Lakewood Man, 63, Shocked By Downed Power Line

LAKEWOOD (CBS) —  A 63-year-old man was shocked while trying to move a burning car set aflame by a downed wire in Lakewood, officials said Sunday.

The incident happened at about 8 the 5500 block of Premiere Avenue, Lt. Eric Lindblom of the Lakewood sheriff’s station said.

“A wire went down starting a fire on a car,” Lindblom said. “A neighbor went to tell the owner of the car about the fire and said he would move the car for him.”

Lindblom said that on the way to move the 2004 Mazda 3 the man pressed the “unlock” button on the keys “and the electric charge transferred to him.”

The man was taken to Lakewood Regional Medical Center in unknown condition, Lindblom said.

The car sustained $10,000 in damages and a wooden fence was also damaged, estimated at about $500, Lindblom said.

“We are aware of the situation and we are investigating,” said Scott Andresen of Southern California Edison. “We’ve been out there all day.”

The cause of the downed wire was unknown.

(©2011 CBS Local Media, a division of CBS Radio Inc. All Rights Reserved. This material may not be published, broadcast, rewritten, or redistributed. Wire services contributed to this report.)

  • Mr. Edison

    Shocking news!

  • Timothy McGarry

    Wow. Cordless electrocution.

  • Hardmoney

    Back in the old days, we needed a wire to electrocute ourselves. This is great! Perhaps this wireless electrocution tecnology can be further developed, for the benefit of society…like on death row! Hand the inmate a remote control with a big button that’s labeled ‘Press Here’.

  • Courtenay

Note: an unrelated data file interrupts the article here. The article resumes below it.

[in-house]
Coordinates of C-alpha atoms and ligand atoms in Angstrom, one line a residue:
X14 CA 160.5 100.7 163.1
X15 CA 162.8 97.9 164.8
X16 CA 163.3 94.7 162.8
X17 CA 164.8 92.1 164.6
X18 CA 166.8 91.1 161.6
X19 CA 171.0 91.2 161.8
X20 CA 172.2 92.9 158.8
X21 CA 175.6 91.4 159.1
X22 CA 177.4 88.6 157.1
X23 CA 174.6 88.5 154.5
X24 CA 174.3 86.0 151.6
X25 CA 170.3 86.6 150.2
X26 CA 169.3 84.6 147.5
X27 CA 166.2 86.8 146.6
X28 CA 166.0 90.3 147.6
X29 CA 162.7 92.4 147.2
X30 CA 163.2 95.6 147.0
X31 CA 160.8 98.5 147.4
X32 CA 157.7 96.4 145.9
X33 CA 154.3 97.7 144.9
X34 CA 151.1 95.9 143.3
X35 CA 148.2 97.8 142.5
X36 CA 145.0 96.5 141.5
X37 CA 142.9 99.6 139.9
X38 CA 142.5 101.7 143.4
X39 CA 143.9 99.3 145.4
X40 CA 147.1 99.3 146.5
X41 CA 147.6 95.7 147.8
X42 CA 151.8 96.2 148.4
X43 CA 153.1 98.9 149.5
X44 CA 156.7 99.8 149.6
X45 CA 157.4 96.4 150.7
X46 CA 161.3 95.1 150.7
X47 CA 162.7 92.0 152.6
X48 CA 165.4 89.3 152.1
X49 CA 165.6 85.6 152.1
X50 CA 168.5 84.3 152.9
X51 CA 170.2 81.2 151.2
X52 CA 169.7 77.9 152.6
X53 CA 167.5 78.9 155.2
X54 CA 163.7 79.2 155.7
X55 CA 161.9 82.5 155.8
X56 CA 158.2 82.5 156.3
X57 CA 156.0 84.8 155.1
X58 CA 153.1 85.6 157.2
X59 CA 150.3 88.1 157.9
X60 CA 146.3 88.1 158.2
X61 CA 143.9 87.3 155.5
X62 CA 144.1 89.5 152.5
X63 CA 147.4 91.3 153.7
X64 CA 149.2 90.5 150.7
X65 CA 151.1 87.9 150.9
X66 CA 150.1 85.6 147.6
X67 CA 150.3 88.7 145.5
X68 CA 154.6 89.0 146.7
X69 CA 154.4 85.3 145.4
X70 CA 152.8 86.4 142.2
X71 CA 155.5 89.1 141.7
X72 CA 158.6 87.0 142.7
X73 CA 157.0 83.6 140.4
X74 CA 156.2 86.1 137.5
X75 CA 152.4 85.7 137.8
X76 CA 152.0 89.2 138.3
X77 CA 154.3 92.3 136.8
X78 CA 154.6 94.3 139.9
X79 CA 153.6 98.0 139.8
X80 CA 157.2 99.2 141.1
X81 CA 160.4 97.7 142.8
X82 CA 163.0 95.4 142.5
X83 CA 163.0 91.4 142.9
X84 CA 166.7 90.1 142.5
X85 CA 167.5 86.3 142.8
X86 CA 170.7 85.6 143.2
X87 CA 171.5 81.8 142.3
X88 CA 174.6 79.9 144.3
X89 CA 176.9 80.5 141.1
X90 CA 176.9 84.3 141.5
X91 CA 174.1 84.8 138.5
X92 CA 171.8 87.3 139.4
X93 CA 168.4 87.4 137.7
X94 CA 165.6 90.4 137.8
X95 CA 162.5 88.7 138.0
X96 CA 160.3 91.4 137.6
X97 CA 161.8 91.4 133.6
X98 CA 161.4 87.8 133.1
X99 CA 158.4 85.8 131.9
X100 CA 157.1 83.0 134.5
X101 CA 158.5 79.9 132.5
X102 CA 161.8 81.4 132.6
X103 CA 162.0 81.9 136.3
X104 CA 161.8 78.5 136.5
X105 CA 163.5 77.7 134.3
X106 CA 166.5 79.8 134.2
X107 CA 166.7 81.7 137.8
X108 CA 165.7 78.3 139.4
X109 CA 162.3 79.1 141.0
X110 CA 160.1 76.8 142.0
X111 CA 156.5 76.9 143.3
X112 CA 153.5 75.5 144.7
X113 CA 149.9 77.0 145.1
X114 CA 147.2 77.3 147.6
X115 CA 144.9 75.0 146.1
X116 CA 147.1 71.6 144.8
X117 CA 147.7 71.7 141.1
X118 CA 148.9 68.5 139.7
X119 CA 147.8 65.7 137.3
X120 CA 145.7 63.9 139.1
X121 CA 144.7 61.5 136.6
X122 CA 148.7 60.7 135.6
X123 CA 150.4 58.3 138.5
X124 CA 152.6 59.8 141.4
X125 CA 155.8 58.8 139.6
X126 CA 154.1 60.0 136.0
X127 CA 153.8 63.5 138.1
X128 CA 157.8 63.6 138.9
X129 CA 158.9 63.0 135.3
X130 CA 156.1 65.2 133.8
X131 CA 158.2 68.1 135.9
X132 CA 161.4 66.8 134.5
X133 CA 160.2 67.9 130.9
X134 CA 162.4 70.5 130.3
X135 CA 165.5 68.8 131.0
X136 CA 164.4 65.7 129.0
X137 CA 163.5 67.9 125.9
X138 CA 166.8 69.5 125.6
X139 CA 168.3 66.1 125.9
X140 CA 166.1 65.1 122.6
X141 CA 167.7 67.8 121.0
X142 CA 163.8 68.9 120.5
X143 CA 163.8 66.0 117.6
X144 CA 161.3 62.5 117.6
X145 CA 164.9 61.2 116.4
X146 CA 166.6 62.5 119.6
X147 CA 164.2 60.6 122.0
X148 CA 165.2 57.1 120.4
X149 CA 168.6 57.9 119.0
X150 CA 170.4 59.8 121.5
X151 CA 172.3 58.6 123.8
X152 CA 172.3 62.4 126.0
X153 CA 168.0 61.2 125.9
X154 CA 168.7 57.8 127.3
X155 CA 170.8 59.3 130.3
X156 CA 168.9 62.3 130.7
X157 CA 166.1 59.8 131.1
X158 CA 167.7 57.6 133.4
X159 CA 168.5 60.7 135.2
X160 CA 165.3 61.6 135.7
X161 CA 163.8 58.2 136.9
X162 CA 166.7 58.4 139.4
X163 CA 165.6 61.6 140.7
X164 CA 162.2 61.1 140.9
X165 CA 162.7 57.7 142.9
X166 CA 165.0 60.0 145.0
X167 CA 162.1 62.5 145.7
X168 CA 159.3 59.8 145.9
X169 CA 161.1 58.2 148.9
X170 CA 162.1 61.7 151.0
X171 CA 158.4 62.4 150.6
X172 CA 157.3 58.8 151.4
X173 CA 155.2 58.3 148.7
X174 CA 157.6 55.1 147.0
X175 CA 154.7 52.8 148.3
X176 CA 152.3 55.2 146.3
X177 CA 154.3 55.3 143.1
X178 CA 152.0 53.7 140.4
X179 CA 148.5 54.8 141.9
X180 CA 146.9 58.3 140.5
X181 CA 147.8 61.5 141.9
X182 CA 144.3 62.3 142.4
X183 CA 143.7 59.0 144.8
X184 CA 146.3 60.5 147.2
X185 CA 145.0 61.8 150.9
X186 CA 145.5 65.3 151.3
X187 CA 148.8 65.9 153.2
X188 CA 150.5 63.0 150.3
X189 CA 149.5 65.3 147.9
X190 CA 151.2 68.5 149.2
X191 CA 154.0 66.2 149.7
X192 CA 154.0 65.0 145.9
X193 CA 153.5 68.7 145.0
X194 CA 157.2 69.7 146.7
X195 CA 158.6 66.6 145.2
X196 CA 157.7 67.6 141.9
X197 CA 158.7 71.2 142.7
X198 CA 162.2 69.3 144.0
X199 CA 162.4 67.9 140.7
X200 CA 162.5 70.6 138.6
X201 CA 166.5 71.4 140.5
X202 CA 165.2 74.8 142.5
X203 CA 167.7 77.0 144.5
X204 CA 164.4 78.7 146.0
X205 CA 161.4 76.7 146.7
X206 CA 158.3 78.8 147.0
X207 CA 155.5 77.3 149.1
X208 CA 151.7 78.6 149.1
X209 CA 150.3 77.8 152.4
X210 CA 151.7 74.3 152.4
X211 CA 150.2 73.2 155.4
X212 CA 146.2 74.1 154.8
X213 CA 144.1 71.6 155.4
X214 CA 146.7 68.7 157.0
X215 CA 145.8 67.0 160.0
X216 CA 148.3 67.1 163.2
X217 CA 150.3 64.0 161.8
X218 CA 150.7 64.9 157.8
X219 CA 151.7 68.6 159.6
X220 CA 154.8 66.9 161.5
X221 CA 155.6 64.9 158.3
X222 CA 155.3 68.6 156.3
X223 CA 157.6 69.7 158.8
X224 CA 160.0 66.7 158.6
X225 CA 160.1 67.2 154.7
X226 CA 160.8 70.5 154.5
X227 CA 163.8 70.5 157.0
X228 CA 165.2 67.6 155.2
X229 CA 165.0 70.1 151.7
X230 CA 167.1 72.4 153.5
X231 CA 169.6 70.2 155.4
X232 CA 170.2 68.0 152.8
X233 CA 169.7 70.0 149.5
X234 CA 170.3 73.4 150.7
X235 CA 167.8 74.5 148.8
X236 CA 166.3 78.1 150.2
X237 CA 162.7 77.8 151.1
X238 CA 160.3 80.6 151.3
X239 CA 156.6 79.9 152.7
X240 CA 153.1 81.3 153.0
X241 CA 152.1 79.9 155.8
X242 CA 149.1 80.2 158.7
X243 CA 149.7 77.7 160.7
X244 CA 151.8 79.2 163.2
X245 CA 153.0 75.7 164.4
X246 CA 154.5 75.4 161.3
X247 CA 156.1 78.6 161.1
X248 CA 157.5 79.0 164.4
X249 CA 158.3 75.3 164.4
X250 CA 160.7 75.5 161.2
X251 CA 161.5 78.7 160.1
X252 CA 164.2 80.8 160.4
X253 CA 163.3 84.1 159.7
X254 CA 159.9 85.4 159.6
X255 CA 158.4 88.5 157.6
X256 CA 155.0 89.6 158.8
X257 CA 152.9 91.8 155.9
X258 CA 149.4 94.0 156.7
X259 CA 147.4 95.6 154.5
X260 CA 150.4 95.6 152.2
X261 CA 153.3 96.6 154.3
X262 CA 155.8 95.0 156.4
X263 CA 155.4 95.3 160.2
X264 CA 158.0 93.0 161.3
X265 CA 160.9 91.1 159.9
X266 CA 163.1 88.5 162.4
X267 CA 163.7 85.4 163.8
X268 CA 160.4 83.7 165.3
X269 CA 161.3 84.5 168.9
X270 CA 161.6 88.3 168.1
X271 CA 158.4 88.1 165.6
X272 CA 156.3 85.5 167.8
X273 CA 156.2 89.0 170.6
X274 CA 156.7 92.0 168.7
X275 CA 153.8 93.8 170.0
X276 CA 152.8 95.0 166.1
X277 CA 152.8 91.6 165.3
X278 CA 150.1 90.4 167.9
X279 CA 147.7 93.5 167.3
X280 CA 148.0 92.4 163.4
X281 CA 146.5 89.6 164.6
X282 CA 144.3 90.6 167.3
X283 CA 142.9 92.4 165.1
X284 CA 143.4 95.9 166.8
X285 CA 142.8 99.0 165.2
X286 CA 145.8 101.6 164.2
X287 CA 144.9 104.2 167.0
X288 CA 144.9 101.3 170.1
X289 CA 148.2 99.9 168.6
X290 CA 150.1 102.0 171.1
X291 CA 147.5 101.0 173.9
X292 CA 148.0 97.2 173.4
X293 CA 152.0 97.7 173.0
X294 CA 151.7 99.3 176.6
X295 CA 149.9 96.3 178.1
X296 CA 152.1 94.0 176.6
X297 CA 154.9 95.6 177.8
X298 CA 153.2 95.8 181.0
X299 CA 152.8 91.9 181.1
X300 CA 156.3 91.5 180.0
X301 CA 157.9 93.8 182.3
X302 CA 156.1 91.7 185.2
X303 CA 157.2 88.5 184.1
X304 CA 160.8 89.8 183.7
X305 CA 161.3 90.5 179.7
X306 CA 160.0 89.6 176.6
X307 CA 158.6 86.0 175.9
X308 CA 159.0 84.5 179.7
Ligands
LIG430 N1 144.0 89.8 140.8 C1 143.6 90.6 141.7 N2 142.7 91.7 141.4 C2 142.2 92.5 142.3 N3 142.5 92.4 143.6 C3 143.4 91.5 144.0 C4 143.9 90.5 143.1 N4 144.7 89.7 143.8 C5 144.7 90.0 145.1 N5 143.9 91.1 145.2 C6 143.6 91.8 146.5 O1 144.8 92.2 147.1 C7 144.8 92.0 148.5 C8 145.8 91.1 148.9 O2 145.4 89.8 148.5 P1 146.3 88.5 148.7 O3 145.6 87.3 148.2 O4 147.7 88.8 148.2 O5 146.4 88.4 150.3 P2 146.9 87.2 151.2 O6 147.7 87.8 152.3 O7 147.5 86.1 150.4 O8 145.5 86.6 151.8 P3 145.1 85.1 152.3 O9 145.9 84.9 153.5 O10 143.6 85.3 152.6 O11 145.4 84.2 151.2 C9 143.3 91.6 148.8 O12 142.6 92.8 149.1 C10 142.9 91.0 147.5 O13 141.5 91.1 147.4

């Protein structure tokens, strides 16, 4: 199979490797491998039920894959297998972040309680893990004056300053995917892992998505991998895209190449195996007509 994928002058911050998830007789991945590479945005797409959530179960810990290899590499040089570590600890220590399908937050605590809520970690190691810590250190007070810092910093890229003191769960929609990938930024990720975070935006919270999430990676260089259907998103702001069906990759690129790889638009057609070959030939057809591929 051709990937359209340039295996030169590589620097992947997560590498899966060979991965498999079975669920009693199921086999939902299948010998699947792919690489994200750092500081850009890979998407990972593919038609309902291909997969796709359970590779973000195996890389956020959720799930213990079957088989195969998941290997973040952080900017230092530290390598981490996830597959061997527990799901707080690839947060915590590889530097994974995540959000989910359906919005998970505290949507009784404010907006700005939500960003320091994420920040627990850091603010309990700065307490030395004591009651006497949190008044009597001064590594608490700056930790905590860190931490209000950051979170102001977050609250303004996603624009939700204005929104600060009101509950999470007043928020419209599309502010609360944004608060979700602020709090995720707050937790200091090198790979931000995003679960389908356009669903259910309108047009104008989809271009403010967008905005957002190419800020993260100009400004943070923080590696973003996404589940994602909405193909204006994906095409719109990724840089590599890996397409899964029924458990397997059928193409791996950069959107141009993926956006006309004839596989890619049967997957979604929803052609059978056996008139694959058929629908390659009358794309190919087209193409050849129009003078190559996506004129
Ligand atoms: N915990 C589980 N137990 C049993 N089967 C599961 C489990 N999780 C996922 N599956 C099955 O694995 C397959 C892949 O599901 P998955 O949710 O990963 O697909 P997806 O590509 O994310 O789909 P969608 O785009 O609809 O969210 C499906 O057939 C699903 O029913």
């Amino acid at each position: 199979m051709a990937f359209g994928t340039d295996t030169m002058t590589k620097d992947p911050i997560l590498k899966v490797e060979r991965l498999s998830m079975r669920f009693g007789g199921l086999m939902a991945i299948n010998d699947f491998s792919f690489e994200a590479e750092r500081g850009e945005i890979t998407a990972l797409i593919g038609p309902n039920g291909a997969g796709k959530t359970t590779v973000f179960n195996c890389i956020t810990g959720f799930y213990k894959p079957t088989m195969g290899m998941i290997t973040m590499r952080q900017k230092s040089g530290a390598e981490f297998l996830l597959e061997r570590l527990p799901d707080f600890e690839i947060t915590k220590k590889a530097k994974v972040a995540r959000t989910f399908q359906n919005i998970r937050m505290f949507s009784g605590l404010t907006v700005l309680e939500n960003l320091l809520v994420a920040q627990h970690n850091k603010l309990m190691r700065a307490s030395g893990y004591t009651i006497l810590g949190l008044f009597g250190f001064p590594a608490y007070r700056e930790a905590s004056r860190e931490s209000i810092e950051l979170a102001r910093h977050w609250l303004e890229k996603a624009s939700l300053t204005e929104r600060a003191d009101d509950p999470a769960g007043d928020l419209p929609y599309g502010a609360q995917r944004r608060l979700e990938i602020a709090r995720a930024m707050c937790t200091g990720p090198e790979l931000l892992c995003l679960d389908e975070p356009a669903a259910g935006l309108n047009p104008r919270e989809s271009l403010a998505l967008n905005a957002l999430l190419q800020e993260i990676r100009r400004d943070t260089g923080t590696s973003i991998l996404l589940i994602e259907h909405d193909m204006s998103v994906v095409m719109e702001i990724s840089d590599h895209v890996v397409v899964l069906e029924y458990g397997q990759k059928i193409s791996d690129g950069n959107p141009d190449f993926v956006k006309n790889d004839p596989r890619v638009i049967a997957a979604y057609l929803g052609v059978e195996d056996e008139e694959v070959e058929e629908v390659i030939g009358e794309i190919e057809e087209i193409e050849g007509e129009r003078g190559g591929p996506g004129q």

That’s good to know. I didn’t know it was possible. Certainly opens a lot of doors for R&D of new technologies. It may be possile to power a source from a distance and because it’s electricty, distance shouldn’t matter..this is very interessting if it’s true.

  • amergerm35

    Wow! Violating all of the principles.
    Now for the facts.
    A downed power line, carrying enough current to start a vehicle on fire, is capable of dissipating the current into the ground. As you approach a downed power line, the current potential grows greater until you become a conductor yourself. This is taught to Firefighter 1 and EMT-B students. You’re also told that if you’re in a vehicle that has a power line on it (accident or what not), NEVER open the door and step out. Rather, jump away from the vehicle with both feet together.

    • Rathman

      ..Probably he reached towards that car with the remote in his hand and being closest that is where it arced.

  • Stephen Cussen

    I work for a power company. This article is missing a lot of facts. One; was the energized line still on the car? Two; was the power company alerted to the scene to kill the power to the downed line for anyone to work around the car? Was the wire primary i.e. 7200 volts or just a mere 120 volts x2 secondary running to a house? The answers are in the details this reporter failed to mention.

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